Justin Wheeler writes: "Intel has been slowly trickling information on their new Penryn cores (the next release after Merom/Conroe), as well as their upcoming Nehalem cores. From the articles: "At a press meeting today, Intel's Pat Gelsinger also made a number of high-level disclosures about the successor to Penryn, the 45nm Nehalem core.
Unlike Penryn, which is a shrink/derivative of Core 2 Duo (Merom), Nehalem is architected from the ground up for 45nm. This is a major new design, and Gelsinger revealed some truly tantalizing details about it.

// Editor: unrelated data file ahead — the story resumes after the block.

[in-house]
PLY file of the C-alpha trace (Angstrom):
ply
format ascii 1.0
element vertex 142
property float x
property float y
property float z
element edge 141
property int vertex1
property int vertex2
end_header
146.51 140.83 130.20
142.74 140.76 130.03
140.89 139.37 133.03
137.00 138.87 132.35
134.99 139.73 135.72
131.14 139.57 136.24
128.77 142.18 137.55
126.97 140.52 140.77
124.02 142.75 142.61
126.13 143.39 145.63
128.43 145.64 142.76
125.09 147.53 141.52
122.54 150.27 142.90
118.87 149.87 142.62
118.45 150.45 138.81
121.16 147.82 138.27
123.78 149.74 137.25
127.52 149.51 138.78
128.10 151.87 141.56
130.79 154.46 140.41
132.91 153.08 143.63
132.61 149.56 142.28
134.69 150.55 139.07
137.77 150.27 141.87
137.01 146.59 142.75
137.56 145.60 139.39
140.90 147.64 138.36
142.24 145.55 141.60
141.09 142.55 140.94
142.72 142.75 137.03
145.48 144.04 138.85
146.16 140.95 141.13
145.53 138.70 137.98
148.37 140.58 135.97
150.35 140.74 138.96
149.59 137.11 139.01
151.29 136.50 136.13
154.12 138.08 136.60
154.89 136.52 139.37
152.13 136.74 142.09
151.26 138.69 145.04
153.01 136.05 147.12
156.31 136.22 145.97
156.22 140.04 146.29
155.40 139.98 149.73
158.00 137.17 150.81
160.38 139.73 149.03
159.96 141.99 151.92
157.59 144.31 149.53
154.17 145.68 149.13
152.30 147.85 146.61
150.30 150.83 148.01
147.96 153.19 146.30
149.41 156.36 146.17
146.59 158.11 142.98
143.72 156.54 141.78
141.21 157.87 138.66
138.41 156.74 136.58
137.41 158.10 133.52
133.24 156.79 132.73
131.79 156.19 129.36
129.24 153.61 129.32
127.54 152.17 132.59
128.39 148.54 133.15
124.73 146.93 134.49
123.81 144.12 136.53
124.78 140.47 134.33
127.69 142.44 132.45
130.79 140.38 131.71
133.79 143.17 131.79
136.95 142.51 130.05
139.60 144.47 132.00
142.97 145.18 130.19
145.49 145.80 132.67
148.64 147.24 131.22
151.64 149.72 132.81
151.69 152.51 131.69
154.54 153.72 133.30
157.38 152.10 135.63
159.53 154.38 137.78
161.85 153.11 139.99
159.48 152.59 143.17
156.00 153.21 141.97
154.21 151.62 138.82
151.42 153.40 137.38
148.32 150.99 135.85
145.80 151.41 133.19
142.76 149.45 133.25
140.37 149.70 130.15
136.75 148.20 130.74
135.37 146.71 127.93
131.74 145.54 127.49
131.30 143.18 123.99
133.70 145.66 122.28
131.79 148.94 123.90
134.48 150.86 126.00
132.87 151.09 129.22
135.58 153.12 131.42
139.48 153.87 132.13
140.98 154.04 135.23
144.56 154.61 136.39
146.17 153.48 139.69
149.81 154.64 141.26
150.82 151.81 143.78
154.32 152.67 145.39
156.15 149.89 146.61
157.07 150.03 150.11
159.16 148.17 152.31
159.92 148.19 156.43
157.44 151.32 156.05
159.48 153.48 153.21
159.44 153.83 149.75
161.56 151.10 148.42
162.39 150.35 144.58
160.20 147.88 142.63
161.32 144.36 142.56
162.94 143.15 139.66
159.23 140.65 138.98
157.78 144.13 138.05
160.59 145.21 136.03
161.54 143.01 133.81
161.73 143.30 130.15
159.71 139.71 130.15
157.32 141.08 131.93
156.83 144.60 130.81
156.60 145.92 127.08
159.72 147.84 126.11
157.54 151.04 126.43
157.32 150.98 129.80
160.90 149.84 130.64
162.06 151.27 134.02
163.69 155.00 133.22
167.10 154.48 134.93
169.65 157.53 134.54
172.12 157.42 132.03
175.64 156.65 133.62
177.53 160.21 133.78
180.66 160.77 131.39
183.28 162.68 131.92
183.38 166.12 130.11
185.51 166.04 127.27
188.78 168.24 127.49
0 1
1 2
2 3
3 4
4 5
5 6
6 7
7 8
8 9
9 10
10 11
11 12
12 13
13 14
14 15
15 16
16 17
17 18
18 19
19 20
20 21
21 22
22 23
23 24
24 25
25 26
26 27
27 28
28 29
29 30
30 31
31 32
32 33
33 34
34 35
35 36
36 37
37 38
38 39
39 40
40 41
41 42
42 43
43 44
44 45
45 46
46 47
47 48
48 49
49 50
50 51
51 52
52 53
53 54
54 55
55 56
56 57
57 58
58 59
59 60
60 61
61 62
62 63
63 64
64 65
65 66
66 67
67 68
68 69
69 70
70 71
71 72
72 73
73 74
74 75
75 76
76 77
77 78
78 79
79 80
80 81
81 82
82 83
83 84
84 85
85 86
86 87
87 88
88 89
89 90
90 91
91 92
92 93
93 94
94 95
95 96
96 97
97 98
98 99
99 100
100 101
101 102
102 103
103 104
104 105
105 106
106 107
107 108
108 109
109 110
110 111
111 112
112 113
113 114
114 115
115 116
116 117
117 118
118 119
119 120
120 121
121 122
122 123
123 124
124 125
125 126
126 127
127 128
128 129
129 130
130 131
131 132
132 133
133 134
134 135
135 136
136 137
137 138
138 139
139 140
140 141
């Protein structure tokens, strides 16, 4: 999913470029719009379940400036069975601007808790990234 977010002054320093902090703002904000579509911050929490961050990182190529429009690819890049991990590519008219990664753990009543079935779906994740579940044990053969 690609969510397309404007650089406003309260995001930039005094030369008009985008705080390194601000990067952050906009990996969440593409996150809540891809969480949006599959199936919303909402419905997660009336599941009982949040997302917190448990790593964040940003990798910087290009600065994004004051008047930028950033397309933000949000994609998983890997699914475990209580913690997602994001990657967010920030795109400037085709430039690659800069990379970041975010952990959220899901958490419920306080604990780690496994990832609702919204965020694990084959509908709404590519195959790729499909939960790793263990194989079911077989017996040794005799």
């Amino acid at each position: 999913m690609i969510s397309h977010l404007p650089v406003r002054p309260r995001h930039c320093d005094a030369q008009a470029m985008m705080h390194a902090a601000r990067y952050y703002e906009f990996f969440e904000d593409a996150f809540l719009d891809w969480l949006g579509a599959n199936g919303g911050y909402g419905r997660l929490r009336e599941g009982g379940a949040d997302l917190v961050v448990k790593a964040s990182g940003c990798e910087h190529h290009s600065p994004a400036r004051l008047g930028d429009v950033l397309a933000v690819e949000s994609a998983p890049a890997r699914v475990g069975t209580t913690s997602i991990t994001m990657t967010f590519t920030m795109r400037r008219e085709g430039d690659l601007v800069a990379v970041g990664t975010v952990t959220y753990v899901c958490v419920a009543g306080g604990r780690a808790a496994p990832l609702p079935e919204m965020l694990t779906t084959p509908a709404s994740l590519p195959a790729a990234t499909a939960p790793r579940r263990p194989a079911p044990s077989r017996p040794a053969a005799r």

Nehalem has its roots in the four-issue Core 2 Duo architecture, but the direction that it will take Intel is apparent in Gelsinger's insistence that, "we view Nehalem as the first true dynamically scalable microarchitecture." What Gelsinger means by this is that Nehalem is not only designed to take Intel up to eight cores on a single die, but those cores are meant to be mixed and matched with varied amounts of cache and different features in order to produce processors that are tailored to specific market segments.""
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